Well, it's true. I've always been accused of having a big mouth. And while I know how to keep that big mouth shut in certain social settings, once I'm comfortable, I love to chat. And gossip. And tease. Well, we've been in this hospital, on this floor, for oh, I don't know 153 days (give or take). So, I'm pretty comfortable with some of our nurses. And when they come into our room, I enjoy the conversation.
Lindsay does not. She feels that adult conversation is over-rated. Downright annoying, in fact. Now, her annoyance isn't limited to my goofy, at times wholly inappropriate conversations with her nurses. Very early in our diagnosis, the hem-onc floor counselor came into our room. A quiet, shy man, he pulled up a chair and started to (more or less) read to me from his manual. Well, no one was up for that. Lindsay screamed, cried, protested in several languages. And he eventually dismissed himself -- never to return. The same sequence of events happened with the hospital social worker and the hem-onc psychologist.
So, it seems Lindsay is most annoyed by people in the counseling industry. Although, Lindsay surprised me when my dear friend, a child psychiatrist, came to visit. Lindsay had never met her, but actually invited her to color with us and to play games. Maybe the lack of a name badge helped.
Then there are the volunteers. Some are old, some are new, all wear coats, made of blue. Yes, the volunteers. It would be really unacceptable to disparage someone who spends their free time in the children's hospital on the cancer floor. They mean well and, for the most part, they are great. But imagine for a minute that you moved in to a new house. You settled into your bed, it had been a long day of moving boxes after all. And just as you were about to drift off, your neighbor walked into your bedroom, "Here are some cookies I made you!" You might think "yum, I love cookies", but most likely you'd be like, "um, hello! this is my bedroom". The next morning as you wake, there stands the same neighbor, hovering over you as you sleep, this time with a stack of pancakes. How long would this have to continue before you adjusted? For me, admittedly antisocial, I would not adjust. This hospital room is Lindsay's bedroom for 6th months. My bedroom too, I guess -- good thing we're comfortable co-sleeping! So when Lindsay started yelling at the volunteers, "WE DON'T NEED ANYTHING!" I didn't jump to reprimand.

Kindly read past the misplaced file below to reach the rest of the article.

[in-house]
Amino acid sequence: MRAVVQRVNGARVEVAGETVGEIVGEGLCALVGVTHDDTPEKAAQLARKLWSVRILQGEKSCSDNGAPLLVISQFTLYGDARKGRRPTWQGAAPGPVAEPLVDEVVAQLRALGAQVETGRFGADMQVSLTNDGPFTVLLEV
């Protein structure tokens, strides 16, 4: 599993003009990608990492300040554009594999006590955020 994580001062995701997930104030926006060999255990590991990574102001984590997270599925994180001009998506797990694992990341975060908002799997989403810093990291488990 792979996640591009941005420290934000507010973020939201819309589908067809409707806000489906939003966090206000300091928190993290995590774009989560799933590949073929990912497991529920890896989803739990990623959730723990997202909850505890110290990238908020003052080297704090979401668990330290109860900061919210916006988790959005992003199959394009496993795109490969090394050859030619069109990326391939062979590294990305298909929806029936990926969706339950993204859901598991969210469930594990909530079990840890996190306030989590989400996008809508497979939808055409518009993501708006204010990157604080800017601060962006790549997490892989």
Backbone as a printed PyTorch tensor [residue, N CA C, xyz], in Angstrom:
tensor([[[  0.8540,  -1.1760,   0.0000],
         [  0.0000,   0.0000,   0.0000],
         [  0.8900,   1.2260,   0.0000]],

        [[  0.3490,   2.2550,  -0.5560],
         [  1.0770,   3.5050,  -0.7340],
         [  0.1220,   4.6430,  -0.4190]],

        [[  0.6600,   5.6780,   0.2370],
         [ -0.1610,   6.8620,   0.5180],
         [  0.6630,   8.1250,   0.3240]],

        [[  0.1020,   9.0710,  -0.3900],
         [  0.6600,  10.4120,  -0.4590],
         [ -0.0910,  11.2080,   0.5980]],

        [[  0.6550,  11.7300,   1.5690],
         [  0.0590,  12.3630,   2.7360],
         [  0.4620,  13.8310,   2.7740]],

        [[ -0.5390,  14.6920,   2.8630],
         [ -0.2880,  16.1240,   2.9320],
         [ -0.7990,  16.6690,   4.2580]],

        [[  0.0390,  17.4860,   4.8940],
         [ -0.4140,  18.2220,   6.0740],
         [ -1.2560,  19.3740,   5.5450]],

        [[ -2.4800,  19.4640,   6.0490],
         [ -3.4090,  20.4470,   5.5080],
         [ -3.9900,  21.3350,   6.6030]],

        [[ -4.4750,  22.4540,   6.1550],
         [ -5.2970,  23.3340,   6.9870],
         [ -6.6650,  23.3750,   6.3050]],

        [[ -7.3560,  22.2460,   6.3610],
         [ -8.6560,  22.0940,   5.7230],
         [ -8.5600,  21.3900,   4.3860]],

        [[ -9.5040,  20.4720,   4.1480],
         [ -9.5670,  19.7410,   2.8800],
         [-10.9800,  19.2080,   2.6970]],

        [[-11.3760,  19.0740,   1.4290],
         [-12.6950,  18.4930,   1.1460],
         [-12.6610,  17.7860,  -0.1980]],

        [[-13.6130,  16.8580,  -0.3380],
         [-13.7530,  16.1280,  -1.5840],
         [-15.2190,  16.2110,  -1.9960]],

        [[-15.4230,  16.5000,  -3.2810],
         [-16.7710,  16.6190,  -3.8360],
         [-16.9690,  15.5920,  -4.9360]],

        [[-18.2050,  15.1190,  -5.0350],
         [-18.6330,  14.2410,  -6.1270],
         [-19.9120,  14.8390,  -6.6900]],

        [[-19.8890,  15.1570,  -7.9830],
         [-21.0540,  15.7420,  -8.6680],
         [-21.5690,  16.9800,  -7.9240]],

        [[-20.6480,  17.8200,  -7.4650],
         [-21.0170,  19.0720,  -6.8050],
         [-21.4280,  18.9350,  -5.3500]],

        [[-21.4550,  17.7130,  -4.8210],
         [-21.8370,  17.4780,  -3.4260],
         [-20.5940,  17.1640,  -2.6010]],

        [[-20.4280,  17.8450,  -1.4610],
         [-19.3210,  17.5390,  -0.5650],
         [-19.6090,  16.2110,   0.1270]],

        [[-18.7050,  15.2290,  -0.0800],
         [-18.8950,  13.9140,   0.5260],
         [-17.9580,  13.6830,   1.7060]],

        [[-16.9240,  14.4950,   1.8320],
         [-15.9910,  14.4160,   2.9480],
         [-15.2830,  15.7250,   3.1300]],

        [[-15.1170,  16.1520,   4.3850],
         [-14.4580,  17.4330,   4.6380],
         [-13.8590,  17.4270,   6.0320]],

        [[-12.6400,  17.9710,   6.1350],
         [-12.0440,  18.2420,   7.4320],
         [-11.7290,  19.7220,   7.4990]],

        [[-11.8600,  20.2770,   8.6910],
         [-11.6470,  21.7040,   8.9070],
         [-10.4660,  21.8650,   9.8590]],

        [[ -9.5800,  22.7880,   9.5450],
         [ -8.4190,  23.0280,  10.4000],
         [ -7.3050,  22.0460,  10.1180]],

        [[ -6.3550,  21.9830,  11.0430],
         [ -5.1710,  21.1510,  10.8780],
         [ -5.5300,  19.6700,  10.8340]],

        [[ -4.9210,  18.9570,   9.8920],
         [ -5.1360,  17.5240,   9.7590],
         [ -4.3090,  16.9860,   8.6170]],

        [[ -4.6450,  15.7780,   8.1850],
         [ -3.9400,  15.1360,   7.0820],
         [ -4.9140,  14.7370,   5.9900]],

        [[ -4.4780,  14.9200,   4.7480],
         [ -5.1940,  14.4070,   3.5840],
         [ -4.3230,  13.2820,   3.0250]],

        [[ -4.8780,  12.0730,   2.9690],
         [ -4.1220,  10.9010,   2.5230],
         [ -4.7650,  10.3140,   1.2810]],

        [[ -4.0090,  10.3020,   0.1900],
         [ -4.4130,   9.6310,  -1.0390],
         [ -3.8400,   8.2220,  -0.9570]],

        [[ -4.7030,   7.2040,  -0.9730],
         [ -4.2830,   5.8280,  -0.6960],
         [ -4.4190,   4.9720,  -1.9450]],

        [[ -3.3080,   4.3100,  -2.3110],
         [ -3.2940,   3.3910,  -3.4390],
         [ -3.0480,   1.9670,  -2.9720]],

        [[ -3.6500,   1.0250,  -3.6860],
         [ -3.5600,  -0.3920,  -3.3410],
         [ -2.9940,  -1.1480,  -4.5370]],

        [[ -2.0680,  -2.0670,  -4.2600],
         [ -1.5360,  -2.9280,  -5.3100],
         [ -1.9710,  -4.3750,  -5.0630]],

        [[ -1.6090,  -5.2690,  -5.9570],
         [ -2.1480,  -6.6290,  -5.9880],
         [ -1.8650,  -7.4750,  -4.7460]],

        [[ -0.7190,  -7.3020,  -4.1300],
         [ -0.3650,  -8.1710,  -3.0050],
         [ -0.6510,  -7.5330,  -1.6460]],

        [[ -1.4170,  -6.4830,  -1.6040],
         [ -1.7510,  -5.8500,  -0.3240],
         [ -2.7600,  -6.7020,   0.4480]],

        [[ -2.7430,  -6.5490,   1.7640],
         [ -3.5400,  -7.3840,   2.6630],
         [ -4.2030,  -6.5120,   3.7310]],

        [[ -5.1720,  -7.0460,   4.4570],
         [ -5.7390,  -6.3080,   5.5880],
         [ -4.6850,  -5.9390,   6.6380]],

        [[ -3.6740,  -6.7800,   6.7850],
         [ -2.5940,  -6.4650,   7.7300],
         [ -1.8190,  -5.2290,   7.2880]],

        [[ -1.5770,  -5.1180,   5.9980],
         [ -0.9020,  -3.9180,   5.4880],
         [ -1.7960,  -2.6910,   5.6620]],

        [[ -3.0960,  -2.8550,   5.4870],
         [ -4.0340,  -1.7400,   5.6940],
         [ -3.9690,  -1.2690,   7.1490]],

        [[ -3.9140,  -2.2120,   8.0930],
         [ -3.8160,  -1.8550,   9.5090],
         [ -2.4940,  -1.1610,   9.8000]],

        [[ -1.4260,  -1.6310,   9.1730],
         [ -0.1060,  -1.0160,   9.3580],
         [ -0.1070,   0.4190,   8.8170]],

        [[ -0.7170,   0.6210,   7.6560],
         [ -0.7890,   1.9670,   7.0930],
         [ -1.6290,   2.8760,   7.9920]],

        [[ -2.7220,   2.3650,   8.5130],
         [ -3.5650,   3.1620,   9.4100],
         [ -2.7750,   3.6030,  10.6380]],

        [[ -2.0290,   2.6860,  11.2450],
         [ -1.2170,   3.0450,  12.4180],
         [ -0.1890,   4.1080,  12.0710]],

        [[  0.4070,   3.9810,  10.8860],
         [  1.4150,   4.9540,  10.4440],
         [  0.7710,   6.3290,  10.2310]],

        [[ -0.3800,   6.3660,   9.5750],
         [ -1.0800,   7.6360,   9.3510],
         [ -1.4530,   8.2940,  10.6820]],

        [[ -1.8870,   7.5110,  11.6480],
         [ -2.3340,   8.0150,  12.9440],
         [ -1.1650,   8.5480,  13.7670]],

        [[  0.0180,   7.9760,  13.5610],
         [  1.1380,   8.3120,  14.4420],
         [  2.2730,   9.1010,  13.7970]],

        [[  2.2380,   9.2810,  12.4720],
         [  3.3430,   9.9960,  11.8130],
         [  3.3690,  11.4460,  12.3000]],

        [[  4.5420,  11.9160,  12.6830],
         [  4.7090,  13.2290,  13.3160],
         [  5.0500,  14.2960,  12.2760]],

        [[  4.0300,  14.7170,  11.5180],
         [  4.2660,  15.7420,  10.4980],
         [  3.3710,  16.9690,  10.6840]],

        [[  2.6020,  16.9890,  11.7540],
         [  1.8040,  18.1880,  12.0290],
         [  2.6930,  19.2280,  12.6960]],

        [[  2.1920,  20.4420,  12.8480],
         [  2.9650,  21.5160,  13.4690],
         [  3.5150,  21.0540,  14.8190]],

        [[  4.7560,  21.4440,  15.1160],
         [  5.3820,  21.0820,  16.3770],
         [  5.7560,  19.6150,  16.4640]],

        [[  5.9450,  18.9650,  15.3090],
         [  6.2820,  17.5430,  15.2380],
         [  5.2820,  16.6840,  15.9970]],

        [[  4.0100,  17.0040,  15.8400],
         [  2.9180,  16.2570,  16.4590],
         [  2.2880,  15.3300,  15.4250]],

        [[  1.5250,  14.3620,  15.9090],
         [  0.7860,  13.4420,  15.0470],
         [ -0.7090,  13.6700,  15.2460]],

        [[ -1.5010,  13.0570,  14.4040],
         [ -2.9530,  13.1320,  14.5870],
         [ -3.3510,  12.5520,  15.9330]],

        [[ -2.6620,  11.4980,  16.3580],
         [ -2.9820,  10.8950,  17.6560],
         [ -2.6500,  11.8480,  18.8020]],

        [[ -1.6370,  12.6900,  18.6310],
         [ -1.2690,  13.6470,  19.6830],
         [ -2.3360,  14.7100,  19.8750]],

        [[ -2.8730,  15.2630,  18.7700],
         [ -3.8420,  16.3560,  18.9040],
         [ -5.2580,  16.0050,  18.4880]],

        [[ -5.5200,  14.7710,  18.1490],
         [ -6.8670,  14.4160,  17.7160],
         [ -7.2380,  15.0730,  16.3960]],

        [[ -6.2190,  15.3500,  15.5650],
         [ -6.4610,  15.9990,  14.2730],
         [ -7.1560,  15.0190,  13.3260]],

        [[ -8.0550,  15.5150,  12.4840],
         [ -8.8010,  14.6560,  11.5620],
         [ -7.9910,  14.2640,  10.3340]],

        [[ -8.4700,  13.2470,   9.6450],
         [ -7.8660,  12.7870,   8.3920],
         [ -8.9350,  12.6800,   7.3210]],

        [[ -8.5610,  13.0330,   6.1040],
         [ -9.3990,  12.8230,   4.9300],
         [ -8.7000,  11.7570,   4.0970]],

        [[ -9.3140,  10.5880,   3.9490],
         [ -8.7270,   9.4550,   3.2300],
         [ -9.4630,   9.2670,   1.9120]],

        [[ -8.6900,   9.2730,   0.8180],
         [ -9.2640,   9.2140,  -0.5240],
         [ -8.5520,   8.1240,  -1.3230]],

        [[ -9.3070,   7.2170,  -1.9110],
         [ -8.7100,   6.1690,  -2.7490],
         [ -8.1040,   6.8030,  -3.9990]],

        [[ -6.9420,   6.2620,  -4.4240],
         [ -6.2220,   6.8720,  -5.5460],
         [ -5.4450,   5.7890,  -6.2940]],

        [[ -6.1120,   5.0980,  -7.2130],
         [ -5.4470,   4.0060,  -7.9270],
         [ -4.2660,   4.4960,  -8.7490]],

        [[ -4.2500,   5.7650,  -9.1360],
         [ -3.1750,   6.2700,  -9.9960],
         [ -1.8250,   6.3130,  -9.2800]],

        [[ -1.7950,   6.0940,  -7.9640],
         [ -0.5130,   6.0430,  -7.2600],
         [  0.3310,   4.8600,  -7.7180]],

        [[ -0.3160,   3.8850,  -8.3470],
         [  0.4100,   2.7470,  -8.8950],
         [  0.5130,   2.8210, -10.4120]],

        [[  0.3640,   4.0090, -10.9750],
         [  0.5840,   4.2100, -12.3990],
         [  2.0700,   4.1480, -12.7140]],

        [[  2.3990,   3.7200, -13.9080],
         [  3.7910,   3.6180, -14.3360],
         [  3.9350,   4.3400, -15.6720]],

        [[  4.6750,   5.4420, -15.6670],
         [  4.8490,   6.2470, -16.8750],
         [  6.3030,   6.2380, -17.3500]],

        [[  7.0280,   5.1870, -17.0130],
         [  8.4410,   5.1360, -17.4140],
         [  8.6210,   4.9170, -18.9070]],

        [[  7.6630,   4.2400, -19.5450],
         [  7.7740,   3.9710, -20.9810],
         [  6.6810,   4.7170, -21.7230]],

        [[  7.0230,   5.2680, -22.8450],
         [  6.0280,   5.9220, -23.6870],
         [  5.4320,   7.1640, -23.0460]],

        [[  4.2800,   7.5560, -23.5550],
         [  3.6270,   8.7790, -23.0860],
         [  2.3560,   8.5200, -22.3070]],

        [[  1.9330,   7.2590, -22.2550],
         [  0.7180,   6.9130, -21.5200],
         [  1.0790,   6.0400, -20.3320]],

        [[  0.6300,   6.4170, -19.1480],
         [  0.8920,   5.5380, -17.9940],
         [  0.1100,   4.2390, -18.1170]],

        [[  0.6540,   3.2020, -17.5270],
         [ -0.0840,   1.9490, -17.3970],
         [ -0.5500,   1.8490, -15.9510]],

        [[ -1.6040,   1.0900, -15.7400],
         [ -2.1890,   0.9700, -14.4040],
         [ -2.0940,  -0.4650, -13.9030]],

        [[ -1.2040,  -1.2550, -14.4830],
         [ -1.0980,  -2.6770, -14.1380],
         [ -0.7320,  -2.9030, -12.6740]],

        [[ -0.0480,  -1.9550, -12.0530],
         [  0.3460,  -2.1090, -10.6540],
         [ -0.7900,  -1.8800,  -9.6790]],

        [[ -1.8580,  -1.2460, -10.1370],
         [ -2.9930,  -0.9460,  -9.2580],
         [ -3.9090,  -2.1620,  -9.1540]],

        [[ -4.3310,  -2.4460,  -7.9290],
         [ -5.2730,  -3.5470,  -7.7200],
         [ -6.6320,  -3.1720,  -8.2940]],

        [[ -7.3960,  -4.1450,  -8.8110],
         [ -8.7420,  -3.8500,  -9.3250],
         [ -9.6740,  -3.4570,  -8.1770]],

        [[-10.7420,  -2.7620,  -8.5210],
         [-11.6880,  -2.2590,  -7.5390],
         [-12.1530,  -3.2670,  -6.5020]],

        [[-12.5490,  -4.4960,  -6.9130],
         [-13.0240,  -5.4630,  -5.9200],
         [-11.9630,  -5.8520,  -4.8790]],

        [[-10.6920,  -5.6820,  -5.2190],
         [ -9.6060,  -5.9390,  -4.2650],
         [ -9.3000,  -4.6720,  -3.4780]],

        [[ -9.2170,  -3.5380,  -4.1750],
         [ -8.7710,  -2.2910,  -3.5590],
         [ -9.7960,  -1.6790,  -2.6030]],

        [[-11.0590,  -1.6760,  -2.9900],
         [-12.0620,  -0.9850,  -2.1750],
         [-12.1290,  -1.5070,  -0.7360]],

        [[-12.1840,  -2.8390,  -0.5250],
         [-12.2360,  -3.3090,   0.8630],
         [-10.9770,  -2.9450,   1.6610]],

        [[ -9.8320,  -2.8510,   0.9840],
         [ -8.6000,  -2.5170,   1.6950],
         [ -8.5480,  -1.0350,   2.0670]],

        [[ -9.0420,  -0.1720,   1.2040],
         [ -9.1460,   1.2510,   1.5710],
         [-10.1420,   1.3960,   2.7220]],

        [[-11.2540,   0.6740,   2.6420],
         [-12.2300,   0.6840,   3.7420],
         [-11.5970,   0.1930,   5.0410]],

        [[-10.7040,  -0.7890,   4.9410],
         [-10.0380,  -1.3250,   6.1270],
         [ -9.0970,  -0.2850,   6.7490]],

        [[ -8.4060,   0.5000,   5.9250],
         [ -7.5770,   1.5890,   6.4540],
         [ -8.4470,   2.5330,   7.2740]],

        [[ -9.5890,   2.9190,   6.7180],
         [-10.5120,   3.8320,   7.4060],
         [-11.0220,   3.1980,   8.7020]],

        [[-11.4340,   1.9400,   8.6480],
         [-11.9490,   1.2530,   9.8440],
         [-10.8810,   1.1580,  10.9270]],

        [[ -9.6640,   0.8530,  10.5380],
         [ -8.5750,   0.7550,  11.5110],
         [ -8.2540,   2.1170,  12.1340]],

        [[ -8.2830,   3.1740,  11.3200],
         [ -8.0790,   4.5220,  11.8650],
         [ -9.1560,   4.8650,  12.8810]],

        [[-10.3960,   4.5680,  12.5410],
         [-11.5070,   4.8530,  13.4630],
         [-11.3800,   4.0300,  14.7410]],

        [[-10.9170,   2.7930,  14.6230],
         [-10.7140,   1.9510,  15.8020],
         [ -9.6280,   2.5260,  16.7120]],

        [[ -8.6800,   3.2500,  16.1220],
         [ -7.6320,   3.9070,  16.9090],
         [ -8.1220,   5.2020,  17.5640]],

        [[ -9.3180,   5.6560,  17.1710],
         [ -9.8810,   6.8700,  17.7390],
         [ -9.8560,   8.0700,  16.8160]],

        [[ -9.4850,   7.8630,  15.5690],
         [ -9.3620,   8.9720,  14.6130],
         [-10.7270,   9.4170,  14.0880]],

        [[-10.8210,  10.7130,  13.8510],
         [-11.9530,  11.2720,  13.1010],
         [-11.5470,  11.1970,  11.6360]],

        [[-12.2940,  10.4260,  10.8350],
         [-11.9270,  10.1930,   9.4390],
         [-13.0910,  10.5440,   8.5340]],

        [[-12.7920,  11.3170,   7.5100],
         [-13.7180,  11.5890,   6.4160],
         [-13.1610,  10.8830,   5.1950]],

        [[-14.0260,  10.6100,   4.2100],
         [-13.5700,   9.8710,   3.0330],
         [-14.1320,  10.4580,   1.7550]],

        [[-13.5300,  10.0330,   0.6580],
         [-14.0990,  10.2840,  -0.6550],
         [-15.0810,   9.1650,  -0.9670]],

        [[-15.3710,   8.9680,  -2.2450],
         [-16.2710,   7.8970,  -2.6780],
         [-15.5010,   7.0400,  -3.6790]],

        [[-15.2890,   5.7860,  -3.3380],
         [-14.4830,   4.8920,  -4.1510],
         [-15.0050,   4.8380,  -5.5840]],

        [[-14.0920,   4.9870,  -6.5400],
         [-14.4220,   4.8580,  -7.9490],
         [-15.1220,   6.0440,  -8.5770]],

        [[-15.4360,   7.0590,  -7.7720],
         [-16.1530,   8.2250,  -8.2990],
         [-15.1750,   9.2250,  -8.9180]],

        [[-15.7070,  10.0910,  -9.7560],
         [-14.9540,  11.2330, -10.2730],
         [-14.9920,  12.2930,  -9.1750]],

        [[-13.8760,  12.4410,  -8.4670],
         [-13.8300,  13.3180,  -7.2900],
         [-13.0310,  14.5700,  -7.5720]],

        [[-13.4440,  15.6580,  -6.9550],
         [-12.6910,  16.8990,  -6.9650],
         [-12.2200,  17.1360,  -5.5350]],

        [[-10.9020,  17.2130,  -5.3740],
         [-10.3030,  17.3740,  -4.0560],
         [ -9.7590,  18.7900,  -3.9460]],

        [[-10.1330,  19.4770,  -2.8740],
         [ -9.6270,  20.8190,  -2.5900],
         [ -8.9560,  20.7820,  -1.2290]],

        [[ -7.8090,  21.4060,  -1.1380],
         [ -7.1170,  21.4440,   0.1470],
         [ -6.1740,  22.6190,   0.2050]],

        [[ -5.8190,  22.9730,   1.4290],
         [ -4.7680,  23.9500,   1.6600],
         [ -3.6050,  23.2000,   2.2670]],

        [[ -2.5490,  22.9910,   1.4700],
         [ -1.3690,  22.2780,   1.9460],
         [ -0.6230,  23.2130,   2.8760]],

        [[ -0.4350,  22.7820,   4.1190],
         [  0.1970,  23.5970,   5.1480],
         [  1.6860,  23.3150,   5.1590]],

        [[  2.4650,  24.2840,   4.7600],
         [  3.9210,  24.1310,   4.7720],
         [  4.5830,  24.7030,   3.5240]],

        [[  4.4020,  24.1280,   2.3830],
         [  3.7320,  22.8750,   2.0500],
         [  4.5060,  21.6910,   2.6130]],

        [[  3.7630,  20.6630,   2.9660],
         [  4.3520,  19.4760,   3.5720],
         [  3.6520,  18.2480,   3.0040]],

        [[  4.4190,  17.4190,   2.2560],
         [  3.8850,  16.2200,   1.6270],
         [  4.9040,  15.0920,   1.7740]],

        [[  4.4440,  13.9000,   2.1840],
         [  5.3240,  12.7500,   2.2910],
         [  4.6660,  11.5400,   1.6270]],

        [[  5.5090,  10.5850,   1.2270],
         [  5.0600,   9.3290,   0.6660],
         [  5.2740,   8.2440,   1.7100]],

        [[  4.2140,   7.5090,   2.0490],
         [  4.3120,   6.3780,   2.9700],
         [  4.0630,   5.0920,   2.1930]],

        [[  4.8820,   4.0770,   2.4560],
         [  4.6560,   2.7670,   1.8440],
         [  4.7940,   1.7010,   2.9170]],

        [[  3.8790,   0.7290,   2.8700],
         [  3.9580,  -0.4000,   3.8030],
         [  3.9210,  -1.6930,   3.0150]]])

And then there are the chaplains. Where the counselors and volunteers are a tad shy, willing to leave the room when a three year old starts yelling, the chaplains seem to feel they are exempt. The sign on the door says "Do not disturb" ... in they barge. Perhaps it is the direct line of communication with the Big Guy. Maybe they feel that their services are more important than, say, the volunteers. Lindsay doesn't seem to mind them. But Matt does. And he let's them know it. So, you know, maybe we can see where she gets it.
Finally, come the doctors. Smart. Dedicated. Focused. And ALWAYS, ALWAYS patient. In they come, white coats and stethoscopes. And Lindsay, bless her heart, does her best. If we're painting, they compliment the pretty yellow ... "IT A SECRET!" she screams. If she's wearing her tutu, "are we going to have a recital?" ... "I SHY!" and if it's the solar system book, well,she might, just might, teach them a thing or two about meteors and the fact that they are not "shooting stars" after all. If they ask for more information, though, beware ... "I DON'T WANT TO TELL YOU!!!!"
Clearly this is all self preservation. Maintaining her bond with mommy, preventing mommy from talking and shifting attention away from her. Keeping secrets - maintaining some sense of control in this nightmare. And, of course, conventional parents (be they doctors, nurses, or psychologists... wait, she doesn't have kids) probably can't fully understand why we don't reprimand this "rude" behavior. Although I will say, they often remind me that "She's just trying to exert some control". Bless their hearts.
How many more days? Who knows. Home can't come soon enough!